The table below from provides an overview of 10 common early signs of Alzheimer’s and the difference from typical age-related changes in behavior.

Dealing with the emotional impact of dementia or Alzheimer’s diagnosis can be challenging for your loved one and their family members. It’s important at this time to remain positive - there are no cures for dementia, but medications can help manage the symptoms. With care planning in place, a dementia patient can still enjoy an active and social life for years after a diagnosis.

It’s also important to realize that you will not be alone as a caregiver. Caregiving can seem overwhelming after the diagnosis, as the impact on your personal life, career, finances, and social life comes into question. Most Alzheimer’s and dementia patients receive help from multiple family members, doctors, and community support organizations.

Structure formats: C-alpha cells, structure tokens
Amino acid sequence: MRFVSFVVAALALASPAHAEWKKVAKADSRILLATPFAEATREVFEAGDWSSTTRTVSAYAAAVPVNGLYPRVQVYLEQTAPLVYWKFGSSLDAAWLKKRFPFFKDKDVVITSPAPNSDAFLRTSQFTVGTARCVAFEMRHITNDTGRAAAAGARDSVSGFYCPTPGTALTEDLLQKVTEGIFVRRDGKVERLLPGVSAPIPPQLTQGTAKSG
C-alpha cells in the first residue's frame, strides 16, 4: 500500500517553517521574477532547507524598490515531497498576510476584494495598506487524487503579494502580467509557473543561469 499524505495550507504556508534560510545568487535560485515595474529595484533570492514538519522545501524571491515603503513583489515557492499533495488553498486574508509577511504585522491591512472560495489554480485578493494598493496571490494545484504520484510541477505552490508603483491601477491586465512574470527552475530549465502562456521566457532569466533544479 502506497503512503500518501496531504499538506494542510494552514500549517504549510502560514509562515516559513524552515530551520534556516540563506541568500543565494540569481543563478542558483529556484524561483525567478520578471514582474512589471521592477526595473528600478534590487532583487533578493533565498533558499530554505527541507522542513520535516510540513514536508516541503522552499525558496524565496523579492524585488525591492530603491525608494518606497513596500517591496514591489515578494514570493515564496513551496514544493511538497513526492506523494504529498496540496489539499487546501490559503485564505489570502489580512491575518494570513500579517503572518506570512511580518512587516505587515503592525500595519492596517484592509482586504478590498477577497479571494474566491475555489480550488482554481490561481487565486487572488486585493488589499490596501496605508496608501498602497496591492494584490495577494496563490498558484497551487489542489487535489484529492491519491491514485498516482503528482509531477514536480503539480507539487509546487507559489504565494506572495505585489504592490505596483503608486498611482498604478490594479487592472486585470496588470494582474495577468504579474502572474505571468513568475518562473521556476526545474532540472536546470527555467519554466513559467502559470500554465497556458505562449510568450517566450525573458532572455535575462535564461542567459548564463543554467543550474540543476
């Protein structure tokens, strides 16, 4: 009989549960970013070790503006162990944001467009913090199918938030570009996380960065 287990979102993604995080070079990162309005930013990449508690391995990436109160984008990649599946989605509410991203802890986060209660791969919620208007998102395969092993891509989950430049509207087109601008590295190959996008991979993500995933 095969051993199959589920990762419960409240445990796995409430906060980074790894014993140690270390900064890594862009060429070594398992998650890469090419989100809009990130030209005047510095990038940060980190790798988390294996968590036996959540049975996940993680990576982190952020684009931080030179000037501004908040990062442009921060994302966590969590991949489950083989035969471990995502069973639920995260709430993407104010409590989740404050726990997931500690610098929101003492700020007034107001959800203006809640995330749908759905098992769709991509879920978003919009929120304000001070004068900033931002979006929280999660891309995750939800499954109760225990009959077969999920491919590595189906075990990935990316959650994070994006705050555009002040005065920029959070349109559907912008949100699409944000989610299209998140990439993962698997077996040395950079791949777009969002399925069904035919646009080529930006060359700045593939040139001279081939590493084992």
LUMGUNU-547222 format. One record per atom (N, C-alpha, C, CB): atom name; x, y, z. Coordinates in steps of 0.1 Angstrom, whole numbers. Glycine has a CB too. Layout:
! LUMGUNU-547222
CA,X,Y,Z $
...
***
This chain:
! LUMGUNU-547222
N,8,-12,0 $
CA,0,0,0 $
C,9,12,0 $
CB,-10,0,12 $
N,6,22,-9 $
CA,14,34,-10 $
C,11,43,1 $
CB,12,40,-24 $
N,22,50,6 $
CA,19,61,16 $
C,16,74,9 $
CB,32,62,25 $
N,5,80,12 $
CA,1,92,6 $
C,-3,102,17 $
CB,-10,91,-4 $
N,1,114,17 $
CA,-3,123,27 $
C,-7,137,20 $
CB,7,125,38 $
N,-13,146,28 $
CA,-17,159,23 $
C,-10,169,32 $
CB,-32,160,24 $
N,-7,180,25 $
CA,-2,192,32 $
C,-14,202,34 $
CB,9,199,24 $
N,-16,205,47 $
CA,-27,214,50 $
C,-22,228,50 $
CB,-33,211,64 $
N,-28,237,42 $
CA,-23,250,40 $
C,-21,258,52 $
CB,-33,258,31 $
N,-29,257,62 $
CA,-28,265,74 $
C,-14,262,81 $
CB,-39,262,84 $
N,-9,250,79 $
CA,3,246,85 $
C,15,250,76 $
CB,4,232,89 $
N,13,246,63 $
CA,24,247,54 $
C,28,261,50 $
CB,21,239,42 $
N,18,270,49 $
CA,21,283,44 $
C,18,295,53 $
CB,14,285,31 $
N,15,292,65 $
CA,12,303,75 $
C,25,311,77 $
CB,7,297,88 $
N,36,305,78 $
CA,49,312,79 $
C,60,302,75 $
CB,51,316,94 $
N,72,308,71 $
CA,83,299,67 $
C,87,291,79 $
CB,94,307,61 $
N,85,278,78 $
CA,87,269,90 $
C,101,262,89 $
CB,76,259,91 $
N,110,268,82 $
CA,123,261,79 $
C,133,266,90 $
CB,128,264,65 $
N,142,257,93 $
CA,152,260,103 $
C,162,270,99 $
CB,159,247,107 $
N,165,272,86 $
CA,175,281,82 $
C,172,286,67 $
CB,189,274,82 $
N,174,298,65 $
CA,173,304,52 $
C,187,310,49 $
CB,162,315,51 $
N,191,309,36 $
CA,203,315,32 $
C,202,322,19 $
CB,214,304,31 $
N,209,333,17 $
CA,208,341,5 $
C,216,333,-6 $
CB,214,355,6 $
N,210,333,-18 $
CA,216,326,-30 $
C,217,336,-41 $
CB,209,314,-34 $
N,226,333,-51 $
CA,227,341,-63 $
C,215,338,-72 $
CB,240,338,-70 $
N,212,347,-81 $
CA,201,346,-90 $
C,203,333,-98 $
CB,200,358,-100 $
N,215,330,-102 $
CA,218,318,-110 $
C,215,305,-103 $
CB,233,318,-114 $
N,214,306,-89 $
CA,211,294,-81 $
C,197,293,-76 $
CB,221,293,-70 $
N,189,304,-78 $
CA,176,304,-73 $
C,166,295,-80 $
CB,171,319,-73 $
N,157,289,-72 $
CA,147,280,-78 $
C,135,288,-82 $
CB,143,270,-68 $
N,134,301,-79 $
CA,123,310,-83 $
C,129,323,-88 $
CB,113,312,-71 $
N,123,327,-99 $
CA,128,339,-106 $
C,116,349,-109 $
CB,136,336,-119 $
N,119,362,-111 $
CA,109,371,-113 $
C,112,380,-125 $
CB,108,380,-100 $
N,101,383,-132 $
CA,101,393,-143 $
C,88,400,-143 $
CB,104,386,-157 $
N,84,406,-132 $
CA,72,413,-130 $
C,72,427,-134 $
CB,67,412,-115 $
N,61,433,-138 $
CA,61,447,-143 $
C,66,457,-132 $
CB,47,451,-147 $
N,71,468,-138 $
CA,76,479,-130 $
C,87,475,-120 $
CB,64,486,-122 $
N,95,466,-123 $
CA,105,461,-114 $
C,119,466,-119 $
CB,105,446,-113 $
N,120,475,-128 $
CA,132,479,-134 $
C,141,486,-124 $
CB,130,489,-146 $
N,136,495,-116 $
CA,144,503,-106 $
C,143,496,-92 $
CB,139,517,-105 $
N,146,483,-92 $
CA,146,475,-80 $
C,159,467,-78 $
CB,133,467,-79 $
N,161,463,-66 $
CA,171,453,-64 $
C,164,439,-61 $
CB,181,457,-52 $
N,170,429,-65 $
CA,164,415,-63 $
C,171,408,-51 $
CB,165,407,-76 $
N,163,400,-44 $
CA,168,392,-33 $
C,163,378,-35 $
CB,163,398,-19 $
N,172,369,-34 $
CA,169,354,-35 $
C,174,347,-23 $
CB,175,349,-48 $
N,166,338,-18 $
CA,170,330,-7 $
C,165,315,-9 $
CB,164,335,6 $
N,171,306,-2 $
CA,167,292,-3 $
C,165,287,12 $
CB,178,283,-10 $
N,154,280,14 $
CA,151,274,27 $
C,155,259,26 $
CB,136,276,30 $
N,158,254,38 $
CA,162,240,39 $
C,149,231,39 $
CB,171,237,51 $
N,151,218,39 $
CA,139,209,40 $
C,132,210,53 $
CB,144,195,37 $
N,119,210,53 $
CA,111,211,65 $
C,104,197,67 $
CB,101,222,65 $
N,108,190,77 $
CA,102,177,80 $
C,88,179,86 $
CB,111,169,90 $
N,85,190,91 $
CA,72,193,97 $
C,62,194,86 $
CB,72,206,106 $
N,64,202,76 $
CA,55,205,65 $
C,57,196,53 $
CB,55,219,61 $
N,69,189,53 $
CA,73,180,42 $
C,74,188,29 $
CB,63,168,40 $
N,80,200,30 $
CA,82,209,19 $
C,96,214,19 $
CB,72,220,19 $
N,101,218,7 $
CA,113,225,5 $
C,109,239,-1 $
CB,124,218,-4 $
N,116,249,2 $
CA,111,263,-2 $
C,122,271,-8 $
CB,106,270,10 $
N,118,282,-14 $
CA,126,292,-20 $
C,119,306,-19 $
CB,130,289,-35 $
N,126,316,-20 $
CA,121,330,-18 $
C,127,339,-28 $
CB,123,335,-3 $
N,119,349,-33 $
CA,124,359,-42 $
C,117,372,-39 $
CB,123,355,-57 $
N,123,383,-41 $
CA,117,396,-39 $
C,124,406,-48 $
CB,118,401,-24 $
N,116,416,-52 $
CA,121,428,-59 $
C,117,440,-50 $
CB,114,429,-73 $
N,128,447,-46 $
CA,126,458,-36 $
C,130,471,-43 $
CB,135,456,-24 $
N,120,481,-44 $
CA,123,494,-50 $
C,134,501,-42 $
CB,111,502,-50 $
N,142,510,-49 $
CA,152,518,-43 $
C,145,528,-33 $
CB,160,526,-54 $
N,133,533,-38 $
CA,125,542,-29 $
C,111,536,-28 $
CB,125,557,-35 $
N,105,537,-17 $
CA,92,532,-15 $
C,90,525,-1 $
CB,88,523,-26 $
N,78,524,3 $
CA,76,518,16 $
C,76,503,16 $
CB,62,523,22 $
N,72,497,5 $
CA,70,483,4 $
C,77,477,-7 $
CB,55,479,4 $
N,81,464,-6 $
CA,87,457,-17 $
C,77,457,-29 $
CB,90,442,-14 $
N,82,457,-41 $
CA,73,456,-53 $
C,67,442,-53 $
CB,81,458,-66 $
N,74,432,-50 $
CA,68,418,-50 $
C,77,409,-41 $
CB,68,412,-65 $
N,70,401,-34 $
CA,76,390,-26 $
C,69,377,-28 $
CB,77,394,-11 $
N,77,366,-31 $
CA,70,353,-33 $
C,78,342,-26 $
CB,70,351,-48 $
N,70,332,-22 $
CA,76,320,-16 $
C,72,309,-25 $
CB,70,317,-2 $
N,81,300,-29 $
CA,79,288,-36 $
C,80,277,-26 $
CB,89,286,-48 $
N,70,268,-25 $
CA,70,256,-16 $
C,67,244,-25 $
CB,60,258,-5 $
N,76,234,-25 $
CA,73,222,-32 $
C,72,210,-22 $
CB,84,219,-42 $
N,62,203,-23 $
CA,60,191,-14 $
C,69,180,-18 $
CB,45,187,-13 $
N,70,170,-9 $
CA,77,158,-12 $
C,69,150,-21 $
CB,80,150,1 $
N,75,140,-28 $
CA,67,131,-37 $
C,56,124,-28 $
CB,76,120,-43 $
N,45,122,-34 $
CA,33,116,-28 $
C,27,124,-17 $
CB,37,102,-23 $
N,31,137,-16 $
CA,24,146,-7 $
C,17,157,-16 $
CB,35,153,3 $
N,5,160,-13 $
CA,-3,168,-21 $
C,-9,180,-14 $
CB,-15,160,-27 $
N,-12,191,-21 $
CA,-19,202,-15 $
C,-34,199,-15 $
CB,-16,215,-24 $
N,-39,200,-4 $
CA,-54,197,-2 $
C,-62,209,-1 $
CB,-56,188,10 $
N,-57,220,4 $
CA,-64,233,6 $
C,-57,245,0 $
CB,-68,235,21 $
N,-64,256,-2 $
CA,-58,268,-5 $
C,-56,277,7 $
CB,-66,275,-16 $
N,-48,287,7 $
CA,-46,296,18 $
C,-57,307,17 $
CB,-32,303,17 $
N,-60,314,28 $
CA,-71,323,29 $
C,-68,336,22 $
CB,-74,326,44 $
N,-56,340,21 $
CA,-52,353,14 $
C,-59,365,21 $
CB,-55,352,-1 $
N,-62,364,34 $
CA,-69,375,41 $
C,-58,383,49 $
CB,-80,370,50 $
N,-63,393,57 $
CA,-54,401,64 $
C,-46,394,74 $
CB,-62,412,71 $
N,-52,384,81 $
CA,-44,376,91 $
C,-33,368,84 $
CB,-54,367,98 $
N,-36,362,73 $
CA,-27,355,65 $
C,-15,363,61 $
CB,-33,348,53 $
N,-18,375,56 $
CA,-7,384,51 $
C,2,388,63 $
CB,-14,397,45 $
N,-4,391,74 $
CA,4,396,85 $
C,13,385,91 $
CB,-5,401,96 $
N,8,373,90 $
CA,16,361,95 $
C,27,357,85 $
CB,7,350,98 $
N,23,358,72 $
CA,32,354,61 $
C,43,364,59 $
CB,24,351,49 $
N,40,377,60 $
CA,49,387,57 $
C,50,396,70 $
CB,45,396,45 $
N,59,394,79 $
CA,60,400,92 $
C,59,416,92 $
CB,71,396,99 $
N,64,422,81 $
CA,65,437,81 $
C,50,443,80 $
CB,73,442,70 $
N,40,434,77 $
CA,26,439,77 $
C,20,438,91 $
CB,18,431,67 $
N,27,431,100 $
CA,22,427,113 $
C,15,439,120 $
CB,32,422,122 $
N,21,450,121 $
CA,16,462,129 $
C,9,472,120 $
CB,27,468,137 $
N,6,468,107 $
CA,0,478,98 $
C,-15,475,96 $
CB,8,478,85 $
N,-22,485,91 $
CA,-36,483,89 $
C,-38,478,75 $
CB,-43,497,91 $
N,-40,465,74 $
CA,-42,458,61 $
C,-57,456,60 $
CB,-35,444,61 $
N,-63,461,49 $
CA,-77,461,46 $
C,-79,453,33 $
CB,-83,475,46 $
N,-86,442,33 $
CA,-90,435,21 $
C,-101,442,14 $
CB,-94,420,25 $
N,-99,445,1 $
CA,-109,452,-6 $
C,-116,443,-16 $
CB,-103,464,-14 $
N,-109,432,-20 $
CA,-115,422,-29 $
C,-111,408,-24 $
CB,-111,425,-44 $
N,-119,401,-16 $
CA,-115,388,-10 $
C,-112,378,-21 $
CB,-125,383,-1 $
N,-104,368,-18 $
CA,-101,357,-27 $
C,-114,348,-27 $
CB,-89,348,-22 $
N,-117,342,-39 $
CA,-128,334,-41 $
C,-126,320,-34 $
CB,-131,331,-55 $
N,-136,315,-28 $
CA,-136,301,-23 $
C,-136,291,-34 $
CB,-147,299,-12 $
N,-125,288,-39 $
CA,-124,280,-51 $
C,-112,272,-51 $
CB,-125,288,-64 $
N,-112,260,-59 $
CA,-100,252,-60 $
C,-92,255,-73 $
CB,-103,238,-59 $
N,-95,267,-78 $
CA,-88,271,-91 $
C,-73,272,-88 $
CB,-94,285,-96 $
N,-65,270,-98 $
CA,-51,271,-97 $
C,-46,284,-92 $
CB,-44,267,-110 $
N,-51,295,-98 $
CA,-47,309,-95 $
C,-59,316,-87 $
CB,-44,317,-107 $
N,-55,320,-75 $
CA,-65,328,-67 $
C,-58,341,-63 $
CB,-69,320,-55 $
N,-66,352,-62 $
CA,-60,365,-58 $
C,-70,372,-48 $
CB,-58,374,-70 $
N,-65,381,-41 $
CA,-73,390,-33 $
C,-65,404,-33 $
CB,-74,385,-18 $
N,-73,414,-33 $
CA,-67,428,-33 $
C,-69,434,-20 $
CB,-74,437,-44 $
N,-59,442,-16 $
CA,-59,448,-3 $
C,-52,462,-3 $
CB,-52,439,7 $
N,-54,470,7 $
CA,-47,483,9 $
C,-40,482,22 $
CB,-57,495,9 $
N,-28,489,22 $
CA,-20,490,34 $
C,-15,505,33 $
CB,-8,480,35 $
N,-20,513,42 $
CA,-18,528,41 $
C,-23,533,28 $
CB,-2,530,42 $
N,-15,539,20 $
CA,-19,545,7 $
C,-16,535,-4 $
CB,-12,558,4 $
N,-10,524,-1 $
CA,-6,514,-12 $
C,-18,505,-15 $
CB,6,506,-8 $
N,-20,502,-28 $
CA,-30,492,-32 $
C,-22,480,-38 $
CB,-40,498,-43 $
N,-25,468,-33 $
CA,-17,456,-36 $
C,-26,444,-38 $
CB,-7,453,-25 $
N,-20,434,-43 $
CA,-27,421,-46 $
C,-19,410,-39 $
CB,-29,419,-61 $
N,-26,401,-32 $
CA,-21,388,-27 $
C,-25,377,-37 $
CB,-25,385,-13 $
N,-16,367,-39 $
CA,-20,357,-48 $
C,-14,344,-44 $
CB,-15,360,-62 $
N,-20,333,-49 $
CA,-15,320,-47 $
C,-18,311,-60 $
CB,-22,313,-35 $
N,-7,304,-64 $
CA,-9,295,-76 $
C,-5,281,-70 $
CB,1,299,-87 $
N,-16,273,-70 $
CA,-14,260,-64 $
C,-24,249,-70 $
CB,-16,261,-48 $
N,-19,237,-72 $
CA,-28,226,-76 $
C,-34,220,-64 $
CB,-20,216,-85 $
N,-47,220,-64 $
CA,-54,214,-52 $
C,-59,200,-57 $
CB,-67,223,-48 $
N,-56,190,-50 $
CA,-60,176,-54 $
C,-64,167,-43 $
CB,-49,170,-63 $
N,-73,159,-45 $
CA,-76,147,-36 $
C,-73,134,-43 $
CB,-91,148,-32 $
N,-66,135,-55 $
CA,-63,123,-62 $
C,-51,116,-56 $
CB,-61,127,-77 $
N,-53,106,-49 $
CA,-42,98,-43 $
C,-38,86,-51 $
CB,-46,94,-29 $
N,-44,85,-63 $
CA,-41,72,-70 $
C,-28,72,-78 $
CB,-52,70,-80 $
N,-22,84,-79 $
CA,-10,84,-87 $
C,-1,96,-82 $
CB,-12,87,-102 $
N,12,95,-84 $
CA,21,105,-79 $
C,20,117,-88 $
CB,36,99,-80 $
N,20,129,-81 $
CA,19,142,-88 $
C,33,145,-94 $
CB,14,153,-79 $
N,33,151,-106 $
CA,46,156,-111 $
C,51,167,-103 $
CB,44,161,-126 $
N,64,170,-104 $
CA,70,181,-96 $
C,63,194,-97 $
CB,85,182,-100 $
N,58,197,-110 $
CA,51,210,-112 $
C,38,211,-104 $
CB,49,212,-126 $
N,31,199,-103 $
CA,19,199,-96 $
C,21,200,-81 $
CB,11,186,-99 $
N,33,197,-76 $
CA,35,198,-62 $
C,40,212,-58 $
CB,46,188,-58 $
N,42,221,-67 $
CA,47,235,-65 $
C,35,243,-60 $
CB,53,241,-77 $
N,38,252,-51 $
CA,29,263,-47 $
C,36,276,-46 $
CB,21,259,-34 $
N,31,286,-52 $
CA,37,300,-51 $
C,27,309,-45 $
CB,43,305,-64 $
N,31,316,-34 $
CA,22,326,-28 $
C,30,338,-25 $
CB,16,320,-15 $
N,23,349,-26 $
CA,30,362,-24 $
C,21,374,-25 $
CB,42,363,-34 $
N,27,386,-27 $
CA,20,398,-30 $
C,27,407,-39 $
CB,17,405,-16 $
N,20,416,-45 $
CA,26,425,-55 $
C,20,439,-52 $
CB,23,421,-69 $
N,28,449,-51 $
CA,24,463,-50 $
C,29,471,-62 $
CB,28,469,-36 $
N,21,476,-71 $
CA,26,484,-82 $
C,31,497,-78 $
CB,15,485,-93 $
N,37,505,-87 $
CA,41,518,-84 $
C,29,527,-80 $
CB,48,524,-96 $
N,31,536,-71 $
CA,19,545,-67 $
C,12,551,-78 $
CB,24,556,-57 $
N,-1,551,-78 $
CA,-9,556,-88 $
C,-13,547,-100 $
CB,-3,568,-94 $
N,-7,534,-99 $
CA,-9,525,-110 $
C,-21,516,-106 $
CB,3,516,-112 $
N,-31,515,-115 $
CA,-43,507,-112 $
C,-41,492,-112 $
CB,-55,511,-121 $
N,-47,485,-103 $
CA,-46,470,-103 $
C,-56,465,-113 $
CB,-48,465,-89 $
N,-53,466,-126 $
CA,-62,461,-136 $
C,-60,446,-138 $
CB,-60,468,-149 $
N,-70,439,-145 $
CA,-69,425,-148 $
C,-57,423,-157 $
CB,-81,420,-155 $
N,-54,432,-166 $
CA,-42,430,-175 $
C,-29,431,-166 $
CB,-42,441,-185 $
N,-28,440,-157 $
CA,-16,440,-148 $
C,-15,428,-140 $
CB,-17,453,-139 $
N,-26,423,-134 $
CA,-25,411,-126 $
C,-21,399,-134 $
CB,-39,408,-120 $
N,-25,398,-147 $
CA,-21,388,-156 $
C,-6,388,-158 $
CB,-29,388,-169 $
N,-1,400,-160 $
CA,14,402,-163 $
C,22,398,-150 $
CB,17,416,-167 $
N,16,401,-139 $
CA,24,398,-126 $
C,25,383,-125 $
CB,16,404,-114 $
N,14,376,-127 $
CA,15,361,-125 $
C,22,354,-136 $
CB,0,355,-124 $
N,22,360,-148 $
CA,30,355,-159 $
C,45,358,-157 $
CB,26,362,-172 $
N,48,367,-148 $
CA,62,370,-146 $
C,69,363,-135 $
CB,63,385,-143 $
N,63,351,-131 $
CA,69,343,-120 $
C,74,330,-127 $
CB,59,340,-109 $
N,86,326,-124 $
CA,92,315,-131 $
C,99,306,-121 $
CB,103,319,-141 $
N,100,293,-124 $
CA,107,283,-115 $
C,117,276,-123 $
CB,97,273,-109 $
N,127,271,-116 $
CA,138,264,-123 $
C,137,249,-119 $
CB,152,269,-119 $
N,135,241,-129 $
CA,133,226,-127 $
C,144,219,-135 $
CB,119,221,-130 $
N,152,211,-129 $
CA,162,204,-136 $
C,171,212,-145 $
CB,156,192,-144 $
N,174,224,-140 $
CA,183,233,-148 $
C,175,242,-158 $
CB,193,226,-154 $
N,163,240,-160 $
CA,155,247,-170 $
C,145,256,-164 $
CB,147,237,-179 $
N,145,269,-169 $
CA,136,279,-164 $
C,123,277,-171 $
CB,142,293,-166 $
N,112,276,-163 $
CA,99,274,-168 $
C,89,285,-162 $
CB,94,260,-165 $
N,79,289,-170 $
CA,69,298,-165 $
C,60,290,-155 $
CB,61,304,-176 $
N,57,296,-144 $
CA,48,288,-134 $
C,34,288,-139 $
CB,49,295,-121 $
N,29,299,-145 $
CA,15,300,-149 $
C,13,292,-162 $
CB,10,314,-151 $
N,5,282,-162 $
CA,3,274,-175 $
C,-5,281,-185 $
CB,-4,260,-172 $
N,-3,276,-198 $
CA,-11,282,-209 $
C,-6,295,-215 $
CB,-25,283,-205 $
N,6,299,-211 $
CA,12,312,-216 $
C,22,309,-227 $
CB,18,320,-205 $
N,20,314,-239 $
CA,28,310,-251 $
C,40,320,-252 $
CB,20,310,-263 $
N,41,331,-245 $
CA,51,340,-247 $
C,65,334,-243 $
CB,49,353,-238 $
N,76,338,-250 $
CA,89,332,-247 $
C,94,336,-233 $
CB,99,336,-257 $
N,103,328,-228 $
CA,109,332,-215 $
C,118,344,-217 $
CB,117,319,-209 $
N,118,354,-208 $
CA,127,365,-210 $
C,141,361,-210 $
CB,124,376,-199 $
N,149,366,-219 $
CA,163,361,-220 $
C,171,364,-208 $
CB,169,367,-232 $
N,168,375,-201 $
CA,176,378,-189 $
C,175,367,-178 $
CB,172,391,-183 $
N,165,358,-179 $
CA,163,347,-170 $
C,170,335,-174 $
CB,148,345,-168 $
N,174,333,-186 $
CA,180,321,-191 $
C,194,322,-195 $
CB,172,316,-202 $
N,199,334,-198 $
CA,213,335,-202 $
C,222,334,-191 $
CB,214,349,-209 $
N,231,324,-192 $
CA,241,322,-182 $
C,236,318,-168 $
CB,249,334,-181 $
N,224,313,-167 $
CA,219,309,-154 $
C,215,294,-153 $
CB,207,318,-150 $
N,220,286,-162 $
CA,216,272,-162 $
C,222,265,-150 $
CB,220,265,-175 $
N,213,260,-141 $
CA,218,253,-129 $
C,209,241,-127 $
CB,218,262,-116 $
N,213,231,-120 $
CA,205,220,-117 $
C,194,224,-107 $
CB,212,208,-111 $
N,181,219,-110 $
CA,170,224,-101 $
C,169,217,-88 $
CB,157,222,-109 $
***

After a diagnosis, it can be beneficial to provide as much routine as possible for the dementia patient, who may be struggling with varying degrees of forgetfulness and challenges with thinking and reasoning.

Consider implementing some of the tips below, as suggested by

  • Set bathing, dressing, and eating at the same time each day.
  • Write down the schedule and events in a calendar.
  • Plan enjoyable activities to repeat on the same day and time.
  • Implement a reminder system for taking regular medications.

Dementia Care Finances: Looking after the Financial Well-being of Alzheimer's Patients

Those with dementia or Alzheimer's are more vulnerable than others on legal and financial issues. They may cause unintentional harm to their own financial or legal plans due to the effects of dementia, or be vulnerable to others acting in bad faith who may try to take advantage of them for financial gain.